Julien Jacob’s second album, Cotonou, was released worldwide in February 2005 by British label Wrasse Records. To introduce his intimate afro-pop, Julien surrounded himself with his loyal producer and sound magician Ghislain Baran, the talented and famous percussionist Steve Shehan and the master of mandola lute Akim Hamadouche. His friend Rachid Taha a lent him his voice and sings the chorus on the track “Yacob”.
Orchestre Poly-Rythmo is a national institutions in Benin, West Africa. Formed during the late 1960s, they soundtracked the years following Benin’s independence under Kerekou’s Marxist-Leninist regime, whipping up a groundbreaking fusion of traditional highlife, Afrobeat, soul, funk and the indigenous styles and voodoo-led traditions of their homeland.
Their songs touched on all of their national languages – the mina French dialect, Fon and Yoruba – and confidently referenced a broad range of international music from James Brown to Johnny Halliday. As well as forging their own success, they were the first port of call to back many of West Africa’s greatest artists, from Gnonnas Pedro to Manu Dibango and Bembeya Jazz.
The band’s reputation began spreading to Western audiences in 2004 through a Soundway compilation of archive classics and rarities followed by two collections on Analog Africa. Around the same time, French radio producer Elodie Maillot (Radio France, Vibrations, Mondomix) began seeking out the original band members in Benin. After a memorable radio interview, the musicians asked her to help them achieve their dream – to play once in a lifetime outside of Africa.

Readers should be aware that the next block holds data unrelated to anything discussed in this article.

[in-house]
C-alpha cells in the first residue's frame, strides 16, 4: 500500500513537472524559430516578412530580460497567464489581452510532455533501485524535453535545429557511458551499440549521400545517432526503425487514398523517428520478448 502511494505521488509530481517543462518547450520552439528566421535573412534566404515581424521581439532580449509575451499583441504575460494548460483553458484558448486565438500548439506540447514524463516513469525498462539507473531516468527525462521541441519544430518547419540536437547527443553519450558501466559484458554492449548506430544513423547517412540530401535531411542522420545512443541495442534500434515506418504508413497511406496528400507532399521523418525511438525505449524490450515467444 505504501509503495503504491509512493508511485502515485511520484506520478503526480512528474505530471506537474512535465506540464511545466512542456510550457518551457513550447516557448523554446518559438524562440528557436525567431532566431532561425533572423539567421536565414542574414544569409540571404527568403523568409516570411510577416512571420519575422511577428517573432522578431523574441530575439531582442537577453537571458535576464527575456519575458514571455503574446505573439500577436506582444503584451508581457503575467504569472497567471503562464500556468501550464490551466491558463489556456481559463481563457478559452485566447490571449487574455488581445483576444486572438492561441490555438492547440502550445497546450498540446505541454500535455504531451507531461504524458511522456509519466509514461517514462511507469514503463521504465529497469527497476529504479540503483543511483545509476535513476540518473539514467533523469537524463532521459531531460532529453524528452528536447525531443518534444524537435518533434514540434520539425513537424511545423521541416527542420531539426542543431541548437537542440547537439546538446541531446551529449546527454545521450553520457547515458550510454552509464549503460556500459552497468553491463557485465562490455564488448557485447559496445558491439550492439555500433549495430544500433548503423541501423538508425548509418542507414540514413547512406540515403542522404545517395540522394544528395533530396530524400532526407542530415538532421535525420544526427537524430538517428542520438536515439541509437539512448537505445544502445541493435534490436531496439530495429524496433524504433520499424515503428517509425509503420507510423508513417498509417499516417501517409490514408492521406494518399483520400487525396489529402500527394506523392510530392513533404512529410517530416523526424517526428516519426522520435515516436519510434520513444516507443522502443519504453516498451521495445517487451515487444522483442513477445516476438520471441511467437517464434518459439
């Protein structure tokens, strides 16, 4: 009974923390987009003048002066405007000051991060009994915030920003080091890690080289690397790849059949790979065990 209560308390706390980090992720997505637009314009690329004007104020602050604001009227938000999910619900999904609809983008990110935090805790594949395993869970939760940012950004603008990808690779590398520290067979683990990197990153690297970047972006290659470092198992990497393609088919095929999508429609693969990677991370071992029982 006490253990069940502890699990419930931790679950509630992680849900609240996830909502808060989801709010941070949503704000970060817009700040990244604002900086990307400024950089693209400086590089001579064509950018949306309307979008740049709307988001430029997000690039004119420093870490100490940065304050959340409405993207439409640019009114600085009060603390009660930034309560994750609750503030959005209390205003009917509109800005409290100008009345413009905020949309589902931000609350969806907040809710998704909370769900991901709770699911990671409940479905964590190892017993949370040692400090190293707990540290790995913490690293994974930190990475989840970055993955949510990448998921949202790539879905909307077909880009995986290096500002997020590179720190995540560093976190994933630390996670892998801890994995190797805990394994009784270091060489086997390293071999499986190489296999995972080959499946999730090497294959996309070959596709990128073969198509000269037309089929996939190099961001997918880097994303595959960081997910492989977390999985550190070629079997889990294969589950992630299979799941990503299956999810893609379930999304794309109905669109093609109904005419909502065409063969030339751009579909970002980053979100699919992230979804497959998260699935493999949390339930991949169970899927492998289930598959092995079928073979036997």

Since then, the band has reformed, now a 10-piece featuring five original members from the very first ‘60s incarnation, two from the mid-‘70s line-up and three new members. They have played many high profile concerts, bringing the infectious Poly-Rythmo sonic melting pot to a whole new generation of fans from the African Soul Rebels tour of major UK arts centers and the WOMAD festival to Lincoln Center in New York.
Recorded in Paris and produced by Maillot, Cotonou Club, released in 2011, was the band’s first new album in over 20 years, a celebration of the Poly-Rythmo sound with new versions of the band’s classics, including the West African hit ‘Gbeti Madjro’, and a host of new compositions. Guest appearances include African superstar Angelique Kidjo, Fatoumata Diawara and Paul Thomson and Nick McCarthy from indie rock band Franz Ferdinand, both huge fans of the group.
Gnonnan Sossou Pierre Kouassivi, better known as Gnonnas Pedro, was a singer-songwriter, salsero and musician born in Lokossa, Benin.